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Work in progress… ‘A stone thatched cottage in a remote mountain location’;* dating to around 1885. The photographer, John Thomas, regretfully did not give a site for this evocative shot. But given the location of most of his work, a spot in North Wales is pretty certain. The image shows a roof in long straw, completed but not finished with any outside fixings.

Merionethshire…

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Before the Camera… ‘A view of the mountains between Harleigh and Tan-y-Batch’; dated 1798. A very rare image of some Merionethshire thatch. In fact the thatch, in this old county, seems to have gone before the widespread use of the camera. Which should not be surprising, as here was the centre of the slate industry; home to the largest quarries and mine in the world. The location above may show Llanbedr, which lies on the road between Harlech and Tan-y-bont…



Montgomeryshire…

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Before the camera… ‘Welchpool, Montgomeryshire’; dated 1815. This old print, shows one of the attractive, timber framed, thatched buildings that appear in old photographs. As thatching, in this old county, survived well into the age of the camera. But now seems to have disappeared…

 
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A century old Montgomeryshire pub in Newtown… Sadly the ‘Checkers Inn’ is long gone. But this old photo shows some Northern style boarded gables, ending some angular, long straw thatch. And an ever popular, rope top ridge. Newtown itself being one of the English King Edward’s urban creations. In this case, sub contracted to one Roger de Montgomerie; who founded it in the thirteenth century. Probably using English labour, to construct and thatch his new development.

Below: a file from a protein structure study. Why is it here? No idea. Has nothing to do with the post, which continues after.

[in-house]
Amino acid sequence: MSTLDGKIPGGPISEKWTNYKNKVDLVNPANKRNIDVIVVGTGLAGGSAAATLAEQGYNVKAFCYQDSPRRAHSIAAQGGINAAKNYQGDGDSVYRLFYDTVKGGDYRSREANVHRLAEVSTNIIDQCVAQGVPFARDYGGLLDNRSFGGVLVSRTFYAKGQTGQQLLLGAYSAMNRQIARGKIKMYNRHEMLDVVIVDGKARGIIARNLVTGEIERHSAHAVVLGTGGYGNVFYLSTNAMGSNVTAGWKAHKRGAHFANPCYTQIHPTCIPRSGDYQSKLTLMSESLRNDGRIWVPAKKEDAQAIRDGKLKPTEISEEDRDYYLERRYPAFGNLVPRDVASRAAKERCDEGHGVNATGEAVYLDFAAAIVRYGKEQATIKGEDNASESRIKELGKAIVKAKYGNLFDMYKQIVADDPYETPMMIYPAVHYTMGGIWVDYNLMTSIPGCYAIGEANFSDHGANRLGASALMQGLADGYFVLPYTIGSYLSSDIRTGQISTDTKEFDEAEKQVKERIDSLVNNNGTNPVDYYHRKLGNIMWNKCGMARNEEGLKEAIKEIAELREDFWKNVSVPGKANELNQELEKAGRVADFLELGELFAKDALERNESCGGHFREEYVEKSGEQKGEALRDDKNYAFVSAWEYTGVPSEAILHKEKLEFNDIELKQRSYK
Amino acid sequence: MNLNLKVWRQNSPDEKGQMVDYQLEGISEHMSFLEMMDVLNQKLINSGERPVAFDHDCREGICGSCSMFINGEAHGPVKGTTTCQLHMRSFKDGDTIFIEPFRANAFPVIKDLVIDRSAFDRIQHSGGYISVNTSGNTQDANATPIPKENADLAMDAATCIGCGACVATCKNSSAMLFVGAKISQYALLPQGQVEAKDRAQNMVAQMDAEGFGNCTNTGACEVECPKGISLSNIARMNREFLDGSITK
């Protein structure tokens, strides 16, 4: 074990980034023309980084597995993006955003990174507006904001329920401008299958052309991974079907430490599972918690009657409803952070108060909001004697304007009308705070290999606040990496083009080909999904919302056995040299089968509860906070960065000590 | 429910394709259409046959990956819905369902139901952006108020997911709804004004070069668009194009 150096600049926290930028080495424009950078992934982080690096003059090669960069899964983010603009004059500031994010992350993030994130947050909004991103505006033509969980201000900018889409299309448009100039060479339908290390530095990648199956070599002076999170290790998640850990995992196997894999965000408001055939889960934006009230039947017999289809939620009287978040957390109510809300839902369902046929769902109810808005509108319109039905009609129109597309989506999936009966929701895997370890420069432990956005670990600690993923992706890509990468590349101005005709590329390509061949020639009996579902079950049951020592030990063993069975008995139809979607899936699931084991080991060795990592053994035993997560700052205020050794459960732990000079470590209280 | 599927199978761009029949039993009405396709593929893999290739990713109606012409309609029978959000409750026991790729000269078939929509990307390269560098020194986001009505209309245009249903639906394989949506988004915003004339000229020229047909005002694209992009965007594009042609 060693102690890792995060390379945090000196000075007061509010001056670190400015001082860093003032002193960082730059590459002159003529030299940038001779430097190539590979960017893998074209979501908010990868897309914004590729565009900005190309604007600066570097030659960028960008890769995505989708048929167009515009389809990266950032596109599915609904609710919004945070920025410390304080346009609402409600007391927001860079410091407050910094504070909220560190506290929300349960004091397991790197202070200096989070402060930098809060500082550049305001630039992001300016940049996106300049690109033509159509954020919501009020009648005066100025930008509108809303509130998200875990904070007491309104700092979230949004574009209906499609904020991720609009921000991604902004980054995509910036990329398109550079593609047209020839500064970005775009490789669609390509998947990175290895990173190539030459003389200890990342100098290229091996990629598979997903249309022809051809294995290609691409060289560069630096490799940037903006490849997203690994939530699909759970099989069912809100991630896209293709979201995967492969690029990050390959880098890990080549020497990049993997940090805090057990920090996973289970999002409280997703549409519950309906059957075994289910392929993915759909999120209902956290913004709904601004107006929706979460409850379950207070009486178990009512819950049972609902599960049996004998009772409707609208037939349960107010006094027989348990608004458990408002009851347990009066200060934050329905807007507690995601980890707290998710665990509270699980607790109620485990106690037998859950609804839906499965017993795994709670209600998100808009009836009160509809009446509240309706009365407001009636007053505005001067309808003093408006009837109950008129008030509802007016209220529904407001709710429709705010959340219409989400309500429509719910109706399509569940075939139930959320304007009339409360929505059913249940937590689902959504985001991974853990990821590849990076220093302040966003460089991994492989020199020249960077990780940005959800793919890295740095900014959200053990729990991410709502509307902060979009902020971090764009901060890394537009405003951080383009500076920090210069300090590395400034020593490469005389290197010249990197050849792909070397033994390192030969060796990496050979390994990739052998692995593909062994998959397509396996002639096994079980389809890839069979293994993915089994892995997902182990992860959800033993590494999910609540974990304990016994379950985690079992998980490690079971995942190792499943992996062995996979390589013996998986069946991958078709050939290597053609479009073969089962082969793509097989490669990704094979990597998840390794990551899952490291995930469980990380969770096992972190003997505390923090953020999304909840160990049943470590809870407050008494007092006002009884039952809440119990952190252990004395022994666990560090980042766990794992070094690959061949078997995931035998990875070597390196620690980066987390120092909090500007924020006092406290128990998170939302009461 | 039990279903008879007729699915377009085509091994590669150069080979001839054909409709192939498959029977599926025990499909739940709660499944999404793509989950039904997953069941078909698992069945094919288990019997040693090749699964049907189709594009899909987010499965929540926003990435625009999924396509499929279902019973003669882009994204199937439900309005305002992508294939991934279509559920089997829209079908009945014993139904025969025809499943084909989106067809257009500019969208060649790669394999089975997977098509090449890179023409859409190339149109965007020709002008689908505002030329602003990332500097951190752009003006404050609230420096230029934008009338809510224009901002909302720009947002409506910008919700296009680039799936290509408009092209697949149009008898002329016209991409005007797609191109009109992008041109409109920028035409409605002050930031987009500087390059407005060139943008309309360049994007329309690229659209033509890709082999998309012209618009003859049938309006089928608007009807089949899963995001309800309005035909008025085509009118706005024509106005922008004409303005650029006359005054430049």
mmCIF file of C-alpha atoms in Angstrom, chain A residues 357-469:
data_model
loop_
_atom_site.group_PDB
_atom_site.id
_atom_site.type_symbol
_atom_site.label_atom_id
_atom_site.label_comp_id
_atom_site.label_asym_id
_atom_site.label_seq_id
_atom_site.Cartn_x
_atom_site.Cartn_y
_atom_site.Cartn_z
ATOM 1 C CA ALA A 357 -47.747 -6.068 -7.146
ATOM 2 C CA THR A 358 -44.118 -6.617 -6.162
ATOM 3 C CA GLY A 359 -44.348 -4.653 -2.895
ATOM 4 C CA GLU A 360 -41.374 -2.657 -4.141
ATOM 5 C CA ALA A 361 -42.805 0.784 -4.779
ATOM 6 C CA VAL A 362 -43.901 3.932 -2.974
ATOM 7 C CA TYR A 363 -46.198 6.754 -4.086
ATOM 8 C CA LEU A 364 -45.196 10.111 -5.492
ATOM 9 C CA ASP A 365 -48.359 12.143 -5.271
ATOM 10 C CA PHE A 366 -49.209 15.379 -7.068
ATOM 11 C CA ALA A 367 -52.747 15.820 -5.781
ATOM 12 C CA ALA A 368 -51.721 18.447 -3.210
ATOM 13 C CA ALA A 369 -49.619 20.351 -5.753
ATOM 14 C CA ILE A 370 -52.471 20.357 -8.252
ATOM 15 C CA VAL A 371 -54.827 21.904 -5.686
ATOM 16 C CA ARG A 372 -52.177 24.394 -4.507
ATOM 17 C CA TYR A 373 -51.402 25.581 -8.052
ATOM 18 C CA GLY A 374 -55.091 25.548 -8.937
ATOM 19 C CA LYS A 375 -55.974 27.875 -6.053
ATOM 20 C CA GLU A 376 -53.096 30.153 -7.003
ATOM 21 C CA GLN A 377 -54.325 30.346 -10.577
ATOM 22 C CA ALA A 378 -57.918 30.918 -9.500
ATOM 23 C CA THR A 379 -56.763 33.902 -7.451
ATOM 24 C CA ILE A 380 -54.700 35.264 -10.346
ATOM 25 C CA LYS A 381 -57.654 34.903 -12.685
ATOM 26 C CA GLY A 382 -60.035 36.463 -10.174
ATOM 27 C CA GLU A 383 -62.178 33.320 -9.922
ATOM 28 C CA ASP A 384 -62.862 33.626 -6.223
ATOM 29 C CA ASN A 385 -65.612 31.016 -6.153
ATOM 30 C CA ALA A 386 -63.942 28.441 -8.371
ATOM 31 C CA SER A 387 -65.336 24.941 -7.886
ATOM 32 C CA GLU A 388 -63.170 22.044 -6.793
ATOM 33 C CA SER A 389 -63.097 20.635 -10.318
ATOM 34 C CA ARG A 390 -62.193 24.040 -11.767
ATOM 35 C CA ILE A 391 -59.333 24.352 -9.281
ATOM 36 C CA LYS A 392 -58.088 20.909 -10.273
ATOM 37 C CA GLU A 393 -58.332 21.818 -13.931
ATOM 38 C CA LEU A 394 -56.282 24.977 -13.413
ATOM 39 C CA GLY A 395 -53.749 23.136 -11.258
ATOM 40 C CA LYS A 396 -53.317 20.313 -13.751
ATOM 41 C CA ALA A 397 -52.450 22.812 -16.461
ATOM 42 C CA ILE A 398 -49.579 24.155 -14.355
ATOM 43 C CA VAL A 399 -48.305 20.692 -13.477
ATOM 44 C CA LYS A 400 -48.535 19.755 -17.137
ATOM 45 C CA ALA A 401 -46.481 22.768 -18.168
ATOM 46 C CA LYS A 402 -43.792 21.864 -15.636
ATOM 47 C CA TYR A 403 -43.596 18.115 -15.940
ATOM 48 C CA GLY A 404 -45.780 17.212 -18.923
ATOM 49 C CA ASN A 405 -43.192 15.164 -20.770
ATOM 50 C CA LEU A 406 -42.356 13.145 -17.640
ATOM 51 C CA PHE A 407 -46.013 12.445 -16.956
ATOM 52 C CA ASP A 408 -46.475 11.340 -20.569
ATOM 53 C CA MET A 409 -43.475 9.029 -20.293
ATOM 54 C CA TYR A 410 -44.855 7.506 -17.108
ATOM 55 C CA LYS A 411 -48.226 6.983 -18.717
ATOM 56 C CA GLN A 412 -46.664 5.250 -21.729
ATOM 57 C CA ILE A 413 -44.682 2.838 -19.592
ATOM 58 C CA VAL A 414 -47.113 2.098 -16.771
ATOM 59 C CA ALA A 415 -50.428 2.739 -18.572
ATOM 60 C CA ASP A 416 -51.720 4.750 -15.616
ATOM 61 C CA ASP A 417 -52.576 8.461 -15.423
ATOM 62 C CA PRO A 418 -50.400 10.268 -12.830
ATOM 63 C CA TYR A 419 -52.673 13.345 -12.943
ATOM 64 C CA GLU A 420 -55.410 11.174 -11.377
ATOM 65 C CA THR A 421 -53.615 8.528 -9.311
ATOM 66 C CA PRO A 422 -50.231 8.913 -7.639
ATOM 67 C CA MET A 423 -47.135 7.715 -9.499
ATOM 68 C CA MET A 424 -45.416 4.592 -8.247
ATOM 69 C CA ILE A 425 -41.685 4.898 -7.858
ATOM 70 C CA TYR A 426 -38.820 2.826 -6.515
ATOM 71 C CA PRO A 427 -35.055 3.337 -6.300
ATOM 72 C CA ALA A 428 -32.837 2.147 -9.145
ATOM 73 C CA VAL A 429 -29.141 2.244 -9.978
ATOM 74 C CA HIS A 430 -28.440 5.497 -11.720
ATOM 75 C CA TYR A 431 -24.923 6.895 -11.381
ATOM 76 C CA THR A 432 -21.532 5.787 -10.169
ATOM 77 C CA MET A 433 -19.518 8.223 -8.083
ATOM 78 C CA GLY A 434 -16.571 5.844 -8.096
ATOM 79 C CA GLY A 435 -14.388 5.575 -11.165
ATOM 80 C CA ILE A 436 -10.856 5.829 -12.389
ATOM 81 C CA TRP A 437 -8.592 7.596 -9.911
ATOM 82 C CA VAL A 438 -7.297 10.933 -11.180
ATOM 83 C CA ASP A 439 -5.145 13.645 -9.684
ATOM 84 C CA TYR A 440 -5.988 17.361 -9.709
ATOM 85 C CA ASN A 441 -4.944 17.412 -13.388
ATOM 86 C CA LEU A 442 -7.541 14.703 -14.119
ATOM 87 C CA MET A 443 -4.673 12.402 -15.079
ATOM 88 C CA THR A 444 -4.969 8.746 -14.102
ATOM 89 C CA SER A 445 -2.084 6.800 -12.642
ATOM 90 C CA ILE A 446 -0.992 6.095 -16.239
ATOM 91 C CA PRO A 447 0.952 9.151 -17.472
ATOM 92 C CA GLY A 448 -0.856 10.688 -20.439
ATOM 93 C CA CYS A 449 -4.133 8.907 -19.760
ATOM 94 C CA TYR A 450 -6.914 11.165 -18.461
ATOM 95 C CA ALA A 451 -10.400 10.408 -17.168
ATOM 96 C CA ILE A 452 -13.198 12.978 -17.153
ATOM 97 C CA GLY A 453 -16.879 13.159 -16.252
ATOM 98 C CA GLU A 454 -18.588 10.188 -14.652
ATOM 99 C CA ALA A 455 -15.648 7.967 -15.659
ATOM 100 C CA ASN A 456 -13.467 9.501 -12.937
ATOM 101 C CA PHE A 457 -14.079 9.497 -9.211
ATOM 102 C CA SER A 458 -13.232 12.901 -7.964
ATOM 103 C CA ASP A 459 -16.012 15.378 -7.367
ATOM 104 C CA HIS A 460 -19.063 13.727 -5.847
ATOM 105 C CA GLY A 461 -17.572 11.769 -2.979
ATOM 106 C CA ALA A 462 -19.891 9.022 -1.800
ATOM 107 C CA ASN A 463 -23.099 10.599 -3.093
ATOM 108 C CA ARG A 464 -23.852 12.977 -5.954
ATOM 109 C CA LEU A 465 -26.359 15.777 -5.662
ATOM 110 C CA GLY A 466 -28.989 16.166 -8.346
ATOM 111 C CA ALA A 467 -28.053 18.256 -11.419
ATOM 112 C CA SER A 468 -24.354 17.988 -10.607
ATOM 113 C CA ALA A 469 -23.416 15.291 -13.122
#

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Edwardian, Montgomeryshire thatch… Timber framed; left at Newtown and a boarded gabled roof at Welshpool. Showing thatch, similar to neighbouring Shropshire…

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1880’s Montgomery thatching… These two images show similar thatching techniques. The upper cottage was the home of the Ashton family, at Trefeglwys. Their home is coated in a standard long straw thatch, with rolled gables. As is the lower property, which is thought to be at Llanfihangel-yng-Ngwynfa. This housed the Rees family. Their home had a thatched chimney lum and a rope top ridge…*

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Finally, back on the Llŷn Peninsula….a last chance to see…

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The home of Richard Robert Jones; known more widely as Dic Aberdaron, who lived from 1780–1843. He was famous, for his remarkable grasp of languages.

vbgMainly self educated, he was said to be fluent in latin by the age of eleven; and added a dozen or so other tongues, over the next few years. His Welsh, Greek, and Hebrew dictionary was never published and he never capitalised on his natural gifts. Leading a later scholar to say. ‘Fair play to Dic – not everybody is silly in the same way’

His nickname came from his abode, the village where the new thatched bakery now stands. This image*, from the 1870’s, shows Dic’s cottage in an interesting state… What’s left of it is well thatched…

 

* The old images thus marked, were taken by John Thomas, (1838-1905), a well known photographer, of Wales and its people; whose work speaks for itself… His negatives form part of the photographic collection, of the National Library of Wales. By its courtesy, they appear here.

** The new images, found on this page, were taken from the excellent Geograph site; licensed for reuse under Creative Commons. For one reason or another I never obtained any, on my tour round Britain. So thanks to all concerned, for allowing their images to be used…